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FTP – File Transfer Protocol

File Transfer Protocol (FTP) is a standardized network protocol used for transferring files between a client – usually a program – and a server over an IP network. Here, we explain the basics.

Classification

File Transfer Protocol (FTP) is a standardized network protocol used for transferring files between a client – usually a program – and a server over an IP network. FTP is one of the oldest still widely used protocols on the Internet, originally specified in RFC 114 in 1971. Since then, it has been further developed through various RFCs, including RFC 765 (June 1980) and RFC 959 (October 1985), which still form the basis for most FTP implementations today.

Basics and Operation of FTP

FTP operates at the application layer of the OSI model (Level 7) and allows users to upload and download files as well as manage files and directories on a remote server. Communication between the FTP client and the FTP server occurs over two separate channels: the command or control channel (for transmitting commands and responses) and the data channel (for actual data transmission).

How FTP works

What connection modes are there in FTP?

FTP supports two types of data transfer modes: active and passive mode. In active mode, the server initiates the data connection to the client, while in passive mode, the client initiates the data connection to the server. Passive mode is commonly used to bypass issues with firewalls and NAT (Network Address Translation) as these configurations may block the server-initiated connection in active mode.

What authentication methods are there in FTP?

Authentication in FTP can be anonymous, where it would be a public directory where data can be searched and retrieved. Often, there are specific user accounts set up by the FTP server administrator. This authentication method helps control and restrict access to sensitive files.

What security aspects need to be considered?

A significant drawback of FTP is its lack of security. Both commands and data are transmitted unencrypted, making them vulnerable to eavesdropping attacks and data manipulation. To address these security vulnerabilities, additional protocols such as FTPS (FTP Secure) and SFTP (SSH File Transfer Protocol) have been developed. FTPS adds an SSL/TLS layer to encrypt communication, while SFTP uses a completely different method based on SSH (Secure Shell) to ensure secure file transfer.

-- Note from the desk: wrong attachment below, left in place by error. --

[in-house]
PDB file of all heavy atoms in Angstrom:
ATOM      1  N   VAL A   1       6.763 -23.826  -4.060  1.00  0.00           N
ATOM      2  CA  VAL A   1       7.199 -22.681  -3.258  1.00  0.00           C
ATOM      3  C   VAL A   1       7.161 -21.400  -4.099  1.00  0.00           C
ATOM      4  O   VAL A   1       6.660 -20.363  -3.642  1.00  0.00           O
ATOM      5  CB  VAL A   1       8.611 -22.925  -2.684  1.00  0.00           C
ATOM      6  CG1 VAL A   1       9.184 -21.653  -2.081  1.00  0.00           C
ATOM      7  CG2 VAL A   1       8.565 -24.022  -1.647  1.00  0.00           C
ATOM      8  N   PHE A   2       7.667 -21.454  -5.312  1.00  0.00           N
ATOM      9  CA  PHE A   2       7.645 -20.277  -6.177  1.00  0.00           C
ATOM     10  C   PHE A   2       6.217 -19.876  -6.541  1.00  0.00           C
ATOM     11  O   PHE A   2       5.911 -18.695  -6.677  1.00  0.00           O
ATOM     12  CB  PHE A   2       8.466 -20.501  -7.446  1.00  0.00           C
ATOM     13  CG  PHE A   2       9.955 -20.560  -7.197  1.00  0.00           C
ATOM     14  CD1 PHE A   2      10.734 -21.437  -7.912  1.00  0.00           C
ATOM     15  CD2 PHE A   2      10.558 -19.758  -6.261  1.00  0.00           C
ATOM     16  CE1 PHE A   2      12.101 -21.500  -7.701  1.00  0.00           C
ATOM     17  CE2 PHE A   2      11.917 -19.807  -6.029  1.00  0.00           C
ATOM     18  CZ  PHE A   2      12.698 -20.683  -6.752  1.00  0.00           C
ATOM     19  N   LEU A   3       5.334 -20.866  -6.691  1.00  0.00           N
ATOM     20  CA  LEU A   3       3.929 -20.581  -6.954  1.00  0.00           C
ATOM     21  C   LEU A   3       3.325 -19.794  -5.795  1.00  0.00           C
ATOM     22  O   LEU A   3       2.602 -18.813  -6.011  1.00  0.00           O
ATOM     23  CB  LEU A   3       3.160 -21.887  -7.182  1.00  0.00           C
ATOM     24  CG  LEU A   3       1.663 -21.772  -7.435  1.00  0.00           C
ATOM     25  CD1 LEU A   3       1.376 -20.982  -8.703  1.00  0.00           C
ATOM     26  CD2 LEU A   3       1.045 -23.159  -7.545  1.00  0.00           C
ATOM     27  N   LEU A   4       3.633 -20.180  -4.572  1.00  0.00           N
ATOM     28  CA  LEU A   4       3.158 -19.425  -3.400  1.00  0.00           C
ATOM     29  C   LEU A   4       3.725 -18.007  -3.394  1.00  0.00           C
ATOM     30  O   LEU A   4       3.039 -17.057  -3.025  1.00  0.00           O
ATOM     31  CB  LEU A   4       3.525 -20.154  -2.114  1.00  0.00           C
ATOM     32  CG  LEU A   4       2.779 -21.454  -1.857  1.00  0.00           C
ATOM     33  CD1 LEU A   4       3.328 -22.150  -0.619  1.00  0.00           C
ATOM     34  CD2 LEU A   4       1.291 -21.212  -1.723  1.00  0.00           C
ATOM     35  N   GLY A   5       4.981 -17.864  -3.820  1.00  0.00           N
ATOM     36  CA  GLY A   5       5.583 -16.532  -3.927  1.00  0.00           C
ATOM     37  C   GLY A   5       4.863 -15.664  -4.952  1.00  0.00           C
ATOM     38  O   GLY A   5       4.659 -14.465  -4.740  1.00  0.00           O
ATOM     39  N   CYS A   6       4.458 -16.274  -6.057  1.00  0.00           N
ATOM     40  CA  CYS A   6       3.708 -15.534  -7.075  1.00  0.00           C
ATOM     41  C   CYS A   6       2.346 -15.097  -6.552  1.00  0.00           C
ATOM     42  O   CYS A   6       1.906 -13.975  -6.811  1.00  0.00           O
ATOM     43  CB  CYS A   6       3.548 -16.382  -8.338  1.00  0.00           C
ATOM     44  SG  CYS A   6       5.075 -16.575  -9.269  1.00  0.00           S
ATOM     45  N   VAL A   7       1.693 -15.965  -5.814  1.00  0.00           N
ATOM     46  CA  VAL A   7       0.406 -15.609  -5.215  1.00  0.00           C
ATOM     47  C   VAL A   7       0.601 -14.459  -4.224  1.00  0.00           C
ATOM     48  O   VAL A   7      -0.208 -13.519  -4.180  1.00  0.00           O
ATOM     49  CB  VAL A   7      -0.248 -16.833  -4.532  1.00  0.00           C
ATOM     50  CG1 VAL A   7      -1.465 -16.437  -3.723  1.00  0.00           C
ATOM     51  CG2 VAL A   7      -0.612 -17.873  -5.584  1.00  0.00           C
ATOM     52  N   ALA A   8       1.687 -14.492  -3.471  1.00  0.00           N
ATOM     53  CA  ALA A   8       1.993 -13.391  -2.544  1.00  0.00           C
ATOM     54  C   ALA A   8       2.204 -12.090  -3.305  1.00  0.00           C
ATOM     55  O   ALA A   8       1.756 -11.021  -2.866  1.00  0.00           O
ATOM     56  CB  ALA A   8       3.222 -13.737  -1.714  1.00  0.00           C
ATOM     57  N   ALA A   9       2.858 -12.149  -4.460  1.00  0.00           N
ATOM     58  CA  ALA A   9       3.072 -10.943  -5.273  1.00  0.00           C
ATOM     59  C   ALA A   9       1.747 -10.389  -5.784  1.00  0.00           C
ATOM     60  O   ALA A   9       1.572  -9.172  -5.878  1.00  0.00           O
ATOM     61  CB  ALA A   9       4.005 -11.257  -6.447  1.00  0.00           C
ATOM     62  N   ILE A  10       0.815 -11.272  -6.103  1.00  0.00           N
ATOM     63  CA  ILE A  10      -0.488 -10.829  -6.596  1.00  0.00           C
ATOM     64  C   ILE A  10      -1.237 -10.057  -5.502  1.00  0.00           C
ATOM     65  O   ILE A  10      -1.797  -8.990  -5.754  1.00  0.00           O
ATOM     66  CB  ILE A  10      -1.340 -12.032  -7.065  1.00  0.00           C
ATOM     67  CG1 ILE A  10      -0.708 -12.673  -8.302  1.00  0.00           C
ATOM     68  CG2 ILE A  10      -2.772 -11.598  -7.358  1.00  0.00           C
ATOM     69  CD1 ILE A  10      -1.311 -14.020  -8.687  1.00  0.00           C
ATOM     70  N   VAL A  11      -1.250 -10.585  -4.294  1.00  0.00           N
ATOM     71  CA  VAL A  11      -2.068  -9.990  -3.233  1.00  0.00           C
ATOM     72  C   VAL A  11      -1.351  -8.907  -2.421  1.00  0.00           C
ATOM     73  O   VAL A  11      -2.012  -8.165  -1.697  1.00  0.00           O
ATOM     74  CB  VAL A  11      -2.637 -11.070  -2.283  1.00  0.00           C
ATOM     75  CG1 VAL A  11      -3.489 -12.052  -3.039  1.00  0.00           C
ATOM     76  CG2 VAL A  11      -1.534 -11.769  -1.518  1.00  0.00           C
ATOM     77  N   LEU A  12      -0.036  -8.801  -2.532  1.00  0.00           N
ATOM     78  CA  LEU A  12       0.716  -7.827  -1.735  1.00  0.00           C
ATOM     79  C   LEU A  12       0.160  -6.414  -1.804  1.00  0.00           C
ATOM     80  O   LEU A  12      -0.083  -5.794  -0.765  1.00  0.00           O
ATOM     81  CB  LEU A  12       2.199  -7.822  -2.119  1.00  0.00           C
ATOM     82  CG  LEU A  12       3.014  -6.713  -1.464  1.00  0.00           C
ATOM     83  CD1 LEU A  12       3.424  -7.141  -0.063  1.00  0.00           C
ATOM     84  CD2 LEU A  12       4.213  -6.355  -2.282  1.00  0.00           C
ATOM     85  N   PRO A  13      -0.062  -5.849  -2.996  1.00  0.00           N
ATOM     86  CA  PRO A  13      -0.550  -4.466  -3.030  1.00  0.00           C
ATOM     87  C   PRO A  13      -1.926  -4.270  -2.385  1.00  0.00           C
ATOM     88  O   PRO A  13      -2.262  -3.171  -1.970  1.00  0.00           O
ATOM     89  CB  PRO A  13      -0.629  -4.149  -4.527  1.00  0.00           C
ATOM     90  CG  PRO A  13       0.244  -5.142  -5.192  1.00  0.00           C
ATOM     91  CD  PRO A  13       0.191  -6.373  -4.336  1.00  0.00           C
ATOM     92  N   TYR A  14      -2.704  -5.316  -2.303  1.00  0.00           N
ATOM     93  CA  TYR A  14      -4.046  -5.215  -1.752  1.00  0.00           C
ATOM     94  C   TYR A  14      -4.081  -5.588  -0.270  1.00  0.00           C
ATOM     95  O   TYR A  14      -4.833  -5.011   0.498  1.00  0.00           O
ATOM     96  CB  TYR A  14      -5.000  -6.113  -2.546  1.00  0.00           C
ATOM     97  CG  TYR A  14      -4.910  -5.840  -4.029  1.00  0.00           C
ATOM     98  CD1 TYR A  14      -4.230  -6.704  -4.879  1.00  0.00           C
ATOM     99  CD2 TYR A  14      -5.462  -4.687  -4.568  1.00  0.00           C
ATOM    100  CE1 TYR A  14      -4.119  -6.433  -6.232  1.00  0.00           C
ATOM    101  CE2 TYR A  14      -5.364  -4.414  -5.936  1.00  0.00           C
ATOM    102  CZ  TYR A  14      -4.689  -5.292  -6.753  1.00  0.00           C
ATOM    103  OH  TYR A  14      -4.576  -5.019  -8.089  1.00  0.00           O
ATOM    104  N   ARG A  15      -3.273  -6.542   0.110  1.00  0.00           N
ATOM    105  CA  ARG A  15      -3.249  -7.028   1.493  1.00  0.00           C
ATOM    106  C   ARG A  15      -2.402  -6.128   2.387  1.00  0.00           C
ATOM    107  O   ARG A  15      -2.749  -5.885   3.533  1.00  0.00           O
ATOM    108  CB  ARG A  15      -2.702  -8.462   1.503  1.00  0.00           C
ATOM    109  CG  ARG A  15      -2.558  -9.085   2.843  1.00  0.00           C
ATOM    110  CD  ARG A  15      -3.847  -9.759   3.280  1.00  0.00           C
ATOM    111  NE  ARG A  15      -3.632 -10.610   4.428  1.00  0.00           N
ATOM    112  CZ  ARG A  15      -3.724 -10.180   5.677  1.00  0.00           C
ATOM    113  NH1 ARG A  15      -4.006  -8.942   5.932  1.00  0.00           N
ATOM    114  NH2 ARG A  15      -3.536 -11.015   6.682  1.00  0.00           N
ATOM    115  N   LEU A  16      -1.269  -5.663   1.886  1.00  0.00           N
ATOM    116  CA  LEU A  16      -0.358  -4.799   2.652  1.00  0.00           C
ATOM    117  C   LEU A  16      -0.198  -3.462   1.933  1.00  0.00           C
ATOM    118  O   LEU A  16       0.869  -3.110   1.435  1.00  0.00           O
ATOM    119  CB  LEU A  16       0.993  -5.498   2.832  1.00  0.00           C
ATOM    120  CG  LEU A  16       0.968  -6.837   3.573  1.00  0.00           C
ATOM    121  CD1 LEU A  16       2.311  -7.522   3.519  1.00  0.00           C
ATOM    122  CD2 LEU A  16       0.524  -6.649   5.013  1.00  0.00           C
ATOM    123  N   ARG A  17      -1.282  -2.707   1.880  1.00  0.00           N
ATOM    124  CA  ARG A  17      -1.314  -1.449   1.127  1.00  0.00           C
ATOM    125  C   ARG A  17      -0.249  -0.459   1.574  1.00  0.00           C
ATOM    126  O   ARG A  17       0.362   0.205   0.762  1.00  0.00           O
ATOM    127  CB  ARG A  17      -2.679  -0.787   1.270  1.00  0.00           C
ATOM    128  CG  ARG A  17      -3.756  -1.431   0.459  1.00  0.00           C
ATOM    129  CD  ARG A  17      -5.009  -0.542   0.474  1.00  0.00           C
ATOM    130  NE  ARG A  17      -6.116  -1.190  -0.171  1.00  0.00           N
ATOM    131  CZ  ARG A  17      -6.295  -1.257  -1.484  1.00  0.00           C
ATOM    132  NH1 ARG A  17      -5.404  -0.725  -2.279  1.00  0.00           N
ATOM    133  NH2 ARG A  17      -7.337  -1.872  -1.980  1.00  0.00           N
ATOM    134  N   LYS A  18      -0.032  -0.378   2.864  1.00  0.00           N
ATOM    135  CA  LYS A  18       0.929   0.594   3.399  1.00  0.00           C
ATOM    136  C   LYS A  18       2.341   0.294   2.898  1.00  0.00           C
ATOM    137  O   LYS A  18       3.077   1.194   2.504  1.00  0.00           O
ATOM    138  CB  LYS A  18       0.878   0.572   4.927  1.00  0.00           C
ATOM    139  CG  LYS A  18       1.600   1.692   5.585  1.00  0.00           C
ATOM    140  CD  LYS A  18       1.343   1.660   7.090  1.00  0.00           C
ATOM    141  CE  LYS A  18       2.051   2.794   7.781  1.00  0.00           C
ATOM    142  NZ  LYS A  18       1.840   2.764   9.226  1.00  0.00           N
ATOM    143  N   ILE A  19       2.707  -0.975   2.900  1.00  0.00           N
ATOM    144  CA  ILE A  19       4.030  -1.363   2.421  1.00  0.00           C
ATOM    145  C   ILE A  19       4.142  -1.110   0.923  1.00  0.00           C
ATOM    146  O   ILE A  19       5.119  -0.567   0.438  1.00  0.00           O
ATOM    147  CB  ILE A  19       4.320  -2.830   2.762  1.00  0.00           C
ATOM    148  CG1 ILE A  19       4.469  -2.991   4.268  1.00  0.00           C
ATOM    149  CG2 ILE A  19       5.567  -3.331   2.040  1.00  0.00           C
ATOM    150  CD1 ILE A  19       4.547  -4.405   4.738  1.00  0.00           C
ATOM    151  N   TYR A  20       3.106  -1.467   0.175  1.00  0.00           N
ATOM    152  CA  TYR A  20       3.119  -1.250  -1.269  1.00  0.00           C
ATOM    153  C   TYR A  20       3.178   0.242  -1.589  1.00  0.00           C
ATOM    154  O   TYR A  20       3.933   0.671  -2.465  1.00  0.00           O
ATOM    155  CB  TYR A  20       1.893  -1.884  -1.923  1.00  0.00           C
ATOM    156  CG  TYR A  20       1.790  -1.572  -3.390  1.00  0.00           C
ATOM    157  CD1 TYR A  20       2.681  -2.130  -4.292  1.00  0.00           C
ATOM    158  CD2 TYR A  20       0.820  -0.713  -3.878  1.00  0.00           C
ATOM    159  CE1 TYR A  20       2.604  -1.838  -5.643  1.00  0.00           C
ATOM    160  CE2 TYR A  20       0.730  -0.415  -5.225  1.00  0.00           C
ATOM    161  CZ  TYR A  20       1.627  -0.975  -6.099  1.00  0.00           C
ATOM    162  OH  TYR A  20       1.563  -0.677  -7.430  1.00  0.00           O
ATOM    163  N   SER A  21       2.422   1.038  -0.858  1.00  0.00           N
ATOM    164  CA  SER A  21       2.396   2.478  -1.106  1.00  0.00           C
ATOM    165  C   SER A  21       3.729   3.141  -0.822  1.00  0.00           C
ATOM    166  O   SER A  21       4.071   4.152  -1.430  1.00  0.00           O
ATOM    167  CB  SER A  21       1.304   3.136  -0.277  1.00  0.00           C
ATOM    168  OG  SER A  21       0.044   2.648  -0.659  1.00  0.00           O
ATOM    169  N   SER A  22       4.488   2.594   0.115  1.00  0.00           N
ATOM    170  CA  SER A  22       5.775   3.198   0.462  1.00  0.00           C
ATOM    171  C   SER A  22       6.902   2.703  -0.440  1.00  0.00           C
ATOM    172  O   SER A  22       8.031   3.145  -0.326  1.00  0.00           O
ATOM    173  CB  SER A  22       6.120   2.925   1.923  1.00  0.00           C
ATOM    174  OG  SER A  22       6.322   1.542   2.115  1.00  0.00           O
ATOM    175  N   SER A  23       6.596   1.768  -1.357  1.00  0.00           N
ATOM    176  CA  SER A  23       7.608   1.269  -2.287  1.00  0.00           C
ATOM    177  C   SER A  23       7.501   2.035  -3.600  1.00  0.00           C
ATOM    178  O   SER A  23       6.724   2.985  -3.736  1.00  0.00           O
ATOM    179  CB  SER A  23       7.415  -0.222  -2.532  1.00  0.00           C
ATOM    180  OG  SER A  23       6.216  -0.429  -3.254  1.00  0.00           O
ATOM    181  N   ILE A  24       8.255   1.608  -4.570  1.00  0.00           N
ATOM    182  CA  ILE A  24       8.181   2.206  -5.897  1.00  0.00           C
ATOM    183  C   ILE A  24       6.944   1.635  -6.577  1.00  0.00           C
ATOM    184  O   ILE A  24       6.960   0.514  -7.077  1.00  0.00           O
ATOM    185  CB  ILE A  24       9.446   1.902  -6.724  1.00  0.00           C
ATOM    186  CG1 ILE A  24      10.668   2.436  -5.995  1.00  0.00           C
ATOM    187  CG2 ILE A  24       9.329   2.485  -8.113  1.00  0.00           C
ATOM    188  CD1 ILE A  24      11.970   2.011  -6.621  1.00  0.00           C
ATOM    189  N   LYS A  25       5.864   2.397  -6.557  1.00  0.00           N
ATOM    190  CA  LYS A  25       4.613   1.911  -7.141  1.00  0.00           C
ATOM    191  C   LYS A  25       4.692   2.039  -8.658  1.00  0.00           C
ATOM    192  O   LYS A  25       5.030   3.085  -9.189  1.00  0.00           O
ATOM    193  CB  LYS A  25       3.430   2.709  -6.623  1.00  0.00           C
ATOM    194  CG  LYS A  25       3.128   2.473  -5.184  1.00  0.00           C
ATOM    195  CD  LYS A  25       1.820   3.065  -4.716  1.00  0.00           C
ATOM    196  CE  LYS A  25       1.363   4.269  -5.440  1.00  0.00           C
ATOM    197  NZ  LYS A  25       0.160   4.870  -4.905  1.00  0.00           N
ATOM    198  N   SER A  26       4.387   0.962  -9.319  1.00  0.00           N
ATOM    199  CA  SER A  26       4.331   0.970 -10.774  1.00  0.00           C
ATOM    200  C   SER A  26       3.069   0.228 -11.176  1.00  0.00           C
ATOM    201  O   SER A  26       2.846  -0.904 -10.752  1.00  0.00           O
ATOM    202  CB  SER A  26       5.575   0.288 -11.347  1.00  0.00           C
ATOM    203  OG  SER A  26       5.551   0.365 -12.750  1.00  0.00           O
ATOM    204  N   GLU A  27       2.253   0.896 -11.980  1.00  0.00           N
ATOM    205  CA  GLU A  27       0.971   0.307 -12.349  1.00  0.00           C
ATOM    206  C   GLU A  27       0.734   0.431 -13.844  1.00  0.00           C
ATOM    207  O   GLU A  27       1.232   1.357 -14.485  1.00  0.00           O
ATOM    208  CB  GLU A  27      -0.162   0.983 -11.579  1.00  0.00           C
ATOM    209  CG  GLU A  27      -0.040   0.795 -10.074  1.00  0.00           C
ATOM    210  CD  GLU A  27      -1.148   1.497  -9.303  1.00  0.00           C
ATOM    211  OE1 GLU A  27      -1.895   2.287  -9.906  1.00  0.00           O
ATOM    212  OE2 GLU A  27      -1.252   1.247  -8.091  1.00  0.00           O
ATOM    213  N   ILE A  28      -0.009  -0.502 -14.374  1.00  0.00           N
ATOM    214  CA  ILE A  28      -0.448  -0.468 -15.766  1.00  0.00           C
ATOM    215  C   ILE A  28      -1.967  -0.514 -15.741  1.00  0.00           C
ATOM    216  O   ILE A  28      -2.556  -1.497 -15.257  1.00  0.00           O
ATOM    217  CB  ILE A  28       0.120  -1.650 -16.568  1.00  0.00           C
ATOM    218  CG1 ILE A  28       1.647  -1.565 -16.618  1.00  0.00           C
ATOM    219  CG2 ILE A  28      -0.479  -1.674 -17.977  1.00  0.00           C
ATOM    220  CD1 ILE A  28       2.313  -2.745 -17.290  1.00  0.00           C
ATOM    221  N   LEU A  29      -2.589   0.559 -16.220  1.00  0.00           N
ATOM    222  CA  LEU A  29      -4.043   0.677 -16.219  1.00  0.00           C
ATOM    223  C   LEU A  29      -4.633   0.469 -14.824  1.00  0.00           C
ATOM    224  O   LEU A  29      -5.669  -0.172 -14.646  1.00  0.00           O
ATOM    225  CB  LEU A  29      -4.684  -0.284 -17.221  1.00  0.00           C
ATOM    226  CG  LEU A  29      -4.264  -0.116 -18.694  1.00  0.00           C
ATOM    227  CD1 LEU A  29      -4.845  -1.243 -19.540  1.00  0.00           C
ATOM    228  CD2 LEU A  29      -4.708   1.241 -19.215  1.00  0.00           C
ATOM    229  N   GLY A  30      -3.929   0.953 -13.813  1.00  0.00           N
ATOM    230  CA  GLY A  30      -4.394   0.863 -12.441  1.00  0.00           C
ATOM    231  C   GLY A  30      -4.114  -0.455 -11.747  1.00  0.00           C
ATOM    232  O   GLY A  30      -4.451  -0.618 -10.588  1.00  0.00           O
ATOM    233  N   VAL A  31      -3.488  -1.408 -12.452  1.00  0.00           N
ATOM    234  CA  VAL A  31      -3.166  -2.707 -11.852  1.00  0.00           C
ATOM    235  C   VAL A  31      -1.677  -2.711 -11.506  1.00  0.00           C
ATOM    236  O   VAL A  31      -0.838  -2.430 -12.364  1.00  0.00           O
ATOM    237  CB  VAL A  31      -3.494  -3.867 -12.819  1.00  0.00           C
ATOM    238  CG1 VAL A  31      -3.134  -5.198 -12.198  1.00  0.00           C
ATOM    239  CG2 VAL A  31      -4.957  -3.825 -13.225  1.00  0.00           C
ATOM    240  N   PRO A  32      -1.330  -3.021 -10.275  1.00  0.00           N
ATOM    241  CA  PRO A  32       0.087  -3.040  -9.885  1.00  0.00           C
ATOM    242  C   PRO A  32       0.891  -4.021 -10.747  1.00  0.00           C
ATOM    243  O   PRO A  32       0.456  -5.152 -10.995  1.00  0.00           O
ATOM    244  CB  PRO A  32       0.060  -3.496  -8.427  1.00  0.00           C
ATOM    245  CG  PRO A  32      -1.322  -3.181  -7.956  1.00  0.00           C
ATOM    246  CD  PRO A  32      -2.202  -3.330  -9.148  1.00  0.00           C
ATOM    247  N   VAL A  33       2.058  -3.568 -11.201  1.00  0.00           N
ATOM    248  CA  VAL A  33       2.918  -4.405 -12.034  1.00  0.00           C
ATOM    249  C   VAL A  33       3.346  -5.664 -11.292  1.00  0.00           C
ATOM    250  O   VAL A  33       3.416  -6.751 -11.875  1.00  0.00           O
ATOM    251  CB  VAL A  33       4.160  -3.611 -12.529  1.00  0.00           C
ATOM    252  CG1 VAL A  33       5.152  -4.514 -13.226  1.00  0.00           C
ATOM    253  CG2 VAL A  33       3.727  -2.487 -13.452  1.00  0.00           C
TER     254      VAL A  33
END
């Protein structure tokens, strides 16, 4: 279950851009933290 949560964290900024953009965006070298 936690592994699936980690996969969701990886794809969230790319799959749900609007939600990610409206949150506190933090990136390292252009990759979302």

What is FTP used for?

FTP is used in a variety of applications, including:

  • Web development: Web developers frequently use FTP to transfer files from local development environments to web servers.
  • Backup and archiving: Companies use FTP servers to transfer large amounts of data for backup and archiving purposes.
  • File exchange: FTP provides a simple solution for exchanging files between partners in a corporate network. Files from a DAM are often imported or stored on a CDN via FTP. For example, data can be transferred via FTP from a DAM to service providers such as agencies or printers.
  • Content management: Content managers use FTP to upload media and content files to their online platforms.

What FTP software is available?

FTP software refers to the applications required for performing file transfers using the File Transfer Protocol (FTP). This software can be divided into two main categories: FTP clients and FTP server software.

What FTP clients are used?

FTP clients are applications installed on the user's computer that allow connecting to an FTP server to upload and download files or manage directories. These clients provide a user interface (either graphical or text-based) through which users can establish connections to FTP servers, initiate file transfers, and perform file system operations such as delete, rename, or create directories. Popular FTP clients include FileZilla, WinSCP, and Cyberduck, known for their user-friendliness, performance, and support for various protocols including FTP, FTPS, and SFTP.

What FTP server software is available?

FTP server software runs on the server and waits for connection requests from FTP clients. After successful authentication, the server grants access to files and directories according to the user's permissions. Configuring an FTP server involves setting up user accounts, security settings, access rights, and other options such as support for passive or active connections. Well-known FTP server software solutions include ProFTPD, FileZilla Server, and vsftpd for LINUX, distinguished by their security features, customizability, and efficiency.

The Difference Between FTP and HTTP

The File Transfer Protocol (FTP) and the Hypertext Transfer Protocol (HTTP) are two different protocols used for data transfer on the Internet. Although they have similar goals, they have some significant differences:

  • FTP was specifically developed for exchanging files between computers, while HTTP is a general-purpose protocol primarily used for exchanging web pages between servers and clients.
  • FTP uses separate connections for control and data transfer between client and server, while HTTP uses a single connection for both control and data transfer purposes.
  • Unlike HTTP, FTP does not encrypt the transmitted data and is therefore not considered a secure protocol. Conversely, HTTP can be used in conjunction with security protocols such as SSL/TLS to encrypt the transmitted data.

Website operators are encouraged to transition to HTTPS, a more secure extension of HTTP. Already, over 78% of page views occur over HTTPS, as this protocol helps protect websites and their visitors from cyber attacks.

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